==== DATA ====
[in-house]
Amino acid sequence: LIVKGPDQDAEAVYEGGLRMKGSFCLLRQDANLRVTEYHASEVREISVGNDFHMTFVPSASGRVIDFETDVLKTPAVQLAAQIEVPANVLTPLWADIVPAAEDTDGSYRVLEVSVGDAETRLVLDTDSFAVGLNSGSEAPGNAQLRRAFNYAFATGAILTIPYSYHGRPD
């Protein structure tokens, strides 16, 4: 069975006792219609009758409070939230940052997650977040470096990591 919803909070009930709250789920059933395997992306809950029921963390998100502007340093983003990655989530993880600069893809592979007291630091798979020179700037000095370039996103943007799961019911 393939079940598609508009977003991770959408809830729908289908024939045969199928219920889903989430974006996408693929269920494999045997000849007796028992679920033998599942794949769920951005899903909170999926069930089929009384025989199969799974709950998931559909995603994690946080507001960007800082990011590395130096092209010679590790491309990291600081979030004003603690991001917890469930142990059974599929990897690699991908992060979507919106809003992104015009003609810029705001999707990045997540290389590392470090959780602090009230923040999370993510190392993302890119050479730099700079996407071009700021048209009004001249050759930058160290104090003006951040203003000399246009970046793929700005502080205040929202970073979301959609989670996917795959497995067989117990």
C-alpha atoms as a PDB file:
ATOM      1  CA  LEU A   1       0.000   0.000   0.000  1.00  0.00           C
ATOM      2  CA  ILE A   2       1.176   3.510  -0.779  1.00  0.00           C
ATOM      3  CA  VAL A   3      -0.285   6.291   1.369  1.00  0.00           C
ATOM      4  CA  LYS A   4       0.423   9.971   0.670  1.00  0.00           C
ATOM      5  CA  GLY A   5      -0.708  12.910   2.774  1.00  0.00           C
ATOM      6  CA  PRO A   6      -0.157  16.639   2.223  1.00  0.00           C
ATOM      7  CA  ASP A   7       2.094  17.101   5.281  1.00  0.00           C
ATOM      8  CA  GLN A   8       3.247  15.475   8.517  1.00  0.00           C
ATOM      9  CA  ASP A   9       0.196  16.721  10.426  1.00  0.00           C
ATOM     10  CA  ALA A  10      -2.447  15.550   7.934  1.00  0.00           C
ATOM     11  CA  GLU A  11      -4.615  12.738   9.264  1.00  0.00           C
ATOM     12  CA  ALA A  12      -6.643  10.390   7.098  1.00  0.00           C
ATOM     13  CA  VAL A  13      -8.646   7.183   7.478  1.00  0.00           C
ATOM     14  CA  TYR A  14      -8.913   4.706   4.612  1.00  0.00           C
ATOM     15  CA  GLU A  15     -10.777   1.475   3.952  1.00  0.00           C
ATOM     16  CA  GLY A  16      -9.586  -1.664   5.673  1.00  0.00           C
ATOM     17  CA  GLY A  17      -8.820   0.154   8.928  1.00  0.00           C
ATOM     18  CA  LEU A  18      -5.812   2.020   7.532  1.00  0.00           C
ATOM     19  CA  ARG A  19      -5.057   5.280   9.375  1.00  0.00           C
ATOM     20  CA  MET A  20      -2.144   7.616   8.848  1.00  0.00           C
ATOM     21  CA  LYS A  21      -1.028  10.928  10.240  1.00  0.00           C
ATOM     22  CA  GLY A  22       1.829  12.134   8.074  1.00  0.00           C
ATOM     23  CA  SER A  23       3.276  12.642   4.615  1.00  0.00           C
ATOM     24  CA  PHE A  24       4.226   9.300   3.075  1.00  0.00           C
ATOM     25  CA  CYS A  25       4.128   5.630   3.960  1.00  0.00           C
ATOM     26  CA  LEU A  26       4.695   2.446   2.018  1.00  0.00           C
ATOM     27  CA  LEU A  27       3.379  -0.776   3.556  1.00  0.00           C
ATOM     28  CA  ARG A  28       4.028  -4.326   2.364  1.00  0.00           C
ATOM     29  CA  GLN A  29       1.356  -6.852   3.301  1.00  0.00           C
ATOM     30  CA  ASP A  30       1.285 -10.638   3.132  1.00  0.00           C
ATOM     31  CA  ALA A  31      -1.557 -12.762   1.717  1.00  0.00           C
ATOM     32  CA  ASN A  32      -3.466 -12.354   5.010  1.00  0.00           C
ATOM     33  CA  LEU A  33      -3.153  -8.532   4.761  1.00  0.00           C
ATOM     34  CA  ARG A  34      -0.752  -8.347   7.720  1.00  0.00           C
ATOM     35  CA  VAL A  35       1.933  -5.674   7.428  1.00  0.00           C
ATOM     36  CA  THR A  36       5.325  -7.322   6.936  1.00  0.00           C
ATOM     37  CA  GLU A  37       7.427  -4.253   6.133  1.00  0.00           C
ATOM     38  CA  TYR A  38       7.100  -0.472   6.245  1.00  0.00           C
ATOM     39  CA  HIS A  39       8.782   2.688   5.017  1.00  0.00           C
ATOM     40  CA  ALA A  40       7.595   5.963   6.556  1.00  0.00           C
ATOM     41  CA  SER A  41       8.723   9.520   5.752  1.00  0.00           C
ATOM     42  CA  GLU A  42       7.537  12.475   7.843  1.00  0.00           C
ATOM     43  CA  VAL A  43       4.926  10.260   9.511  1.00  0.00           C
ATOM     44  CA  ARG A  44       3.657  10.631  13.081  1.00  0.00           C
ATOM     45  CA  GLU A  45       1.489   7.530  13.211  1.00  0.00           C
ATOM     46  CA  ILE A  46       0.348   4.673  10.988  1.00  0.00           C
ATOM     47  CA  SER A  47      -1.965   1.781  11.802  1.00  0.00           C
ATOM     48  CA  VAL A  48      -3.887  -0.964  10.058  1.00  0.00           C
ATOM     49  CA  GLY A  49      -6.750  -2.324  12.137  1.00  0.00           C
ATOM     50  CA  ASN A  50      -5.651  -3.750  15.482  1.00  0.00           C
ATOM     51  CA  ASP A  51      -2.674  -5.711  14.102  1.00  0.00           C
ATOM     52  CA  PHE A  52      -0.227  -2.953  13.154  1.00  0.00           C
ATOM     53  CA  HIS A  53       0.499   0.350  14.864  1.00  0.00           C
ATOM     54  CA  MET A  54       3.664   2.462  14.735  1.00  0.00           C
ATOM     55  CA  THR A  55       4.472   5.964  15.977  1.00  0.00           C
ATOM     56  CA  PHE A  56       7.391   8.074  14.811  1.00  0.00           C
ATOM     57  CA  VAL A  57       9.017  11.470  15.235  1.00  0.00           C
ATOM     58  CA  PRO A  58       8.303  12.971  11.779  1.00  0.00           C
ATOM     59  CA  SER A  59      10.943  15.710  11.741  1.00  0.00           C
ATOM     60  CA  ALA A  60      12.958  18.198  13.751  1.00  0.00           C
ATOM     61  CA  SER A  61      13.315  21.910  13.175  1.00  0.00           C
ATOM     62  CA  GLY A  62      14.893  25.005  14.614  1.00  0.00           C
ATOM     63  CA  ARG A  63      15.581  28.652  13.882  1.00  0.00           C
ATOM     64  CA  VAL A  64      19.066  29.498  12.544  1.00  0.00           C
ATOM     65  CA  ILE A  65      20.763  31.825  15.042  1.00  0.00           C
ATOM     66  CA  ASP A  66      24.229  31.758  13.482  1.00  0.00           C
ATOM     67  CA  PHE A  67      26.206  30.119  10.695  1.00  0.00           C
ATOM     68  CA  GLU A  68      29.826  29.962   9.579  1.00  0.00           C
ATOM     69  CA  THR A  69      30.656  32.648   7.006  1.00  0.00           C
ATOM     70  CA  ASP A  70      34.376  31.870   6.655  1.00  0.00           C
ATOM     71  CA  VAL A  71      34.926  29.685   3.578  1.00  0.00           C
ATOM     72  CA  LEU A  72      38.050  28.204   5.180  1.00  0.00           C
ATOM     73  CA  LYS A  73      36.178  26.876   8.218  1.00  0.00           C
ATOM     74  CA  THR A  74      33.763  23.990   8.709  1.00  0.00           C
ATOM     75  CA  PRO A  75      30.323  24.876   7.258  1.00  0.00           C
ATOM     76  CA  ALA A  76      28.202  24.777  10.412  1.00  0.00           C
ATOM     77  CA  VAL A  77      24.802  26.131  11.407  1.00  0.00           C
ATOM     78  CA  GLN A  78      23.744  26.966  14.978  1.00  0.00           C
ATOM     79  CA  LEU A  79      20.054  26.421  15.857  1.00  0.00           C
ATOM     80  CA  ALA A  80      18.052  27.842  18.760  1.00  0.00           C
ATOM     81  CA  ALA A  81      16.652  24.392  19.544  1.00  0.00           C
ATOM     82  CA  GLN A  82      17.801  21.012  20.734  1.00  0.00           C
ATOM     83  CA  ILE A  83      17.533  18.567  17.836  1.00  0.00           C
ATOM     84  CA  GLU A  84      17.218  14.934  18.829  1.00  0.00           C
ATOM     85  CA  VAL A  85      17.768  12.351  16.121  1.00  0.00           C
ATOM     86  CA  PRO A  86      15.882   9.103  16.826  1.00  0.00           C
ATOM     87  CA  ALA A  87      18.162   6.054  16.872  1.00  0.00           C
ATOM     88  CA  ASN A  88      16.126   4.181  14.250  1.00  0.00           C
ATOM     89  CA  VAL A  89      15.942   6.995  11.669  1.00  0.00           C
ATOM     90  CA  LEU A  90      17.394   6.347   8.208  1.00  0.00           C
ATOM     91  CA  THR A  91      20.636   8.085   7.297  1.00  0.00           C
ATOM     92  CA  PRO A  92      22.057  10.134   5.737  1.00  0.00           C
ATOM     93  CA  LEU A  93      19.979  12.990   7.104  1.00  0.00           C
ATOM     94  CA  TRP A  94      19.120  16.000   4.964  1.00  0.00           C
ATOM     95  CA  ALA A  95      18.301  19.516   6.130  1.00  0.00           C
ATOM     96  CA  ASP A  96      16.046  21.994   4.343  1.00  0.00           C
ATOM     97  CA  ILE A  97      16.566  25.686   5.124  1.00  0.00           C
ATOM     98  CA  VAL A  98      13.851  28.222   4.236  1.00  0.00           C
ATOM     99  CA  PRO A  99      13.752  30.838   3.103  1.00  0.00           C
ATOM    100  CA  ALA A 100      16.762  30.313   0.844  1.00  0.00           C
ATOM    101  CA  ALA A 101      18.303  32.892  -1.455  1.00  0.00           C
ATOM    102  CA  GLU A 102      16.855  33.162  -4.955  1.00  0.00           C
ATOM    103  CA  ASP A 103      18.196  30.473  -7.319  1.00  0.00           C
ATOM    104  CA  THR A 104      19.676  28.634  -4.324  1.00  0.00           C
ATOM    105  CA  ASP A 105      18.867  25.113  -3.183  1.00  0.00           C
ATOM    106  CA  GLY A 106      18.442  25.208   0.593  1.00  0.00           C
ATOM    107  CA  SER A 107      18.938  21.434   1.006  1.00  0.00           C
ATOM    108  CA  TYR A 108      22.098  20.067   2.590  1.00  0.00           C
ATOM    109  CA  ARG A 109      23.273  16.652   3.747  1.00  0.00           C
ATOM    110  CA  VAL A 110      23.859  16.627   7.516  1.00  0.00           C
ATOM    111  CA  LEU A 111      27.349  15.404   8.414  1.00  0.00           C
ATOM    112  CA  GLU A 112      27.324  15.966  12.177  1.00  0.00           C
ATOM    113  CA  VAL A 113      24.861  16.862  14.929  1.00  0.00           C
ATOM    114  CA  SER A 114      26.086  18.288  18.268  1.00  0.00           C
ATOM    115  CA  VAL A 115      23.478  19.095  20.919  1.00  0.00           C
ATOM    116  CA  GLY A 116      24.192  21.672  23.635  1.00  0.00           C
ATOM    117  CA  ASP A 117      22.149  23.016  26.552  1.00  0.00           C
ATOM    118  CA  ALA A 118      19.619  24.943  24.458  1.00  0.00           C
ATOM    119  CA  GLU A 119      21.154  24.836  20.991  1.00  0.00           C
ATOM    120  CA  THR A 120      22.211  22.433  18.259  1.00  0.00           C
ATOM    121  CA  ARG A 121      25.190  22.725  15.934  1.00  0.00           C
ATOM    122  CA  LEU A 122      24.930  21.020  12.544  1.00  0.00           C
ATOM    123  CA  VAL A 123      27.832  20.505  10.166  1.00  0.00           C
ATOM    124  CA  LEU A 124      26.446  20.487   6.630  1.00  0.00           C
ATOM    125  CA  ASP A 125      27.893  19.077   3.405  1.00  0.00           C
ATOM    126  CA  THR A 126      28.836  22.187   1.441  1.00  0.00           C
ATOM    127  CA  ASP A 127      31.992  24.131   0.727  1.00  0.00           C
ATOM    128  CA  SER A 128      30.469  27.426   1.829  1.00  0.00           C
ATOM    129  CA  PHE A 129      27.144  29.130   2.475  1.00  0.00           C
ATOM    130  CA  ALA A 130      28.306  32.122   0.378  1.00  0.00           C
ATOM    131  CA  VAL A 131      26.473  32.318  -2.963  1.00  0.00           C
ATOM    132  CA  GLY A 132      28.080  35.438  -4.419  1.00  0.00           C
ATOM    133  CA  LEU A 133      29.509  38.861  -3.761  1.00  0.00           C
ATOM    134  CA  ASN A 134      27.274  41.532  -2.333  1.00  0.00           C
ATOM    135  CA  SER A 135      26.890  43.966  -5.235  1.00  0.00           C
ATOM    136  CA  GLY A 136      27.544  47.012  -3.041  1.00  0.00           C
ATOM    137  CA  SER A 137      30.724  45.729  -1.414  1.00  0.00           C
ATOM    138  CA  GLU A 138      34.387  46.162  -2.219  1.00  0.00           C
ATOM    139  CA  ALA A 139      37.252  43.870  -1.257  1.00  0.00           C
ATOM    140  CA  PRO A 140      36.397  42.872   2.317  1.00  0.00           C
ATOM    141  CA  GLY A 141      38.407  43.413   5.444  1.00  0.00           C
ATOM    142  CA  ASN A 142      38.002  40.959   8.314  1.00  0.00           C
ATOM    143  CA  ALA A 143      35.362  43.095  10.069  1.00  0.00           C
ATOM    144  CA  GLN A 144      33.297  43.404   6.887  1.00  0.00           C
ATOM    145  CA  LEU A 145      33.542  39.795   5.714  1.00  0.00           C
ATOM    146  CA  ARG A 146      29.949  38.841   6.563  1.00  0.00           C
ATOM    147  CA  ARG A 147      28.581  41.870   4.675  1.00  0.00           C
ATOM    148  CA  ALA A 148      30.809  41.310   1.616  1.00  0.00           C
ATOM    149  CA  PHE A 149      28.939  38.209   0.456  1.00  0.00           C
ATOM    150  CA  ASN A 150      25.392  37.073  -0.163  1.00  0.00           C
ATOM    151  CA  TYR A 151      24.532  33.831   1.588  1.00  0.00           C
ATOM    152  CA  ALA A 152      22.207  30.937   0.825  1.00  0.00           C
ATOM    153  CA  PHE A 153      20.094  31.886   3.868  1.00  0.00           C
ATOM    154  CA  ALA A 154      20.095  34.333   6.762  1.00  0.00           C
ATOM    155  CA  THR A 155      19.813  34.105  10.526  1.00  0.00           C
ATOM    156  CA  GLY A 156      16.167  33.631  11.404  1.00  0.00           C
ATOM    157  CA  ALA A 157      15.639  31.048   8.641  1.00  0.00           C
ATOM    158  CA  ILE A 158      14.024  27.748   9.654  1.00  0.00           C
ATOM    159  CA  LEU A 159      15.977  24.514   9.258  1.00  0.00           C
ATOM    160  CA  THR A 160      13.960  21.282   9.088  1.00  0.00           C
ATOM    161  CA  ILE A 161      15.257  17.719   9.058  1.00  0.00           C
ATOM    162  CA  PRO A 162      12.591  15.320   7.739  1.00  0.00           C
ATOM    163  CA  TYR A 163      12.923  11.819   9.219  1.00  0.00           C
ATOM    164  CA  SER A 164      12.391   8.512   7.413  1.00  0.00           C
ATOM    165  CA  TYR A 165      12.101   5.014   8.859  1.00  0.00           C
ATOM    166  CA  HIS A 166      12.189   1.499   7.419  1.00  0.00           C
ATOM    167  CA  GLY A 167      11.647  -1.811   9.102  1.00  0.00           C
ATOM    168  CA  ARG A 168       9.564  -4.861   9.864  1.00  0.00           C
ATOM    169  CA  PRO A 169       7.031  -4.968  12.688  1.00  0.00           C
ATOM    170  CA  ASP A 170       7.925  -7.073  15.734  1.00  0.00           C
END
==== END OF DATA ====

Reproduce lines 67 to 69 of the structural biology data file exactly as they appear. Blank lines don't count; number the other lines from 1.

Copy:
ATOM     63  CA  ARG A  63      15.581  28.652  13.882  1.00  0.00           C
ATOM     64  CA  VAL A  64      19.066  29.498  12.544  1.00  0.00           C
ATOM     65  CA  ILE A  65      20.763  31.825  15.042  1.00  0.00           C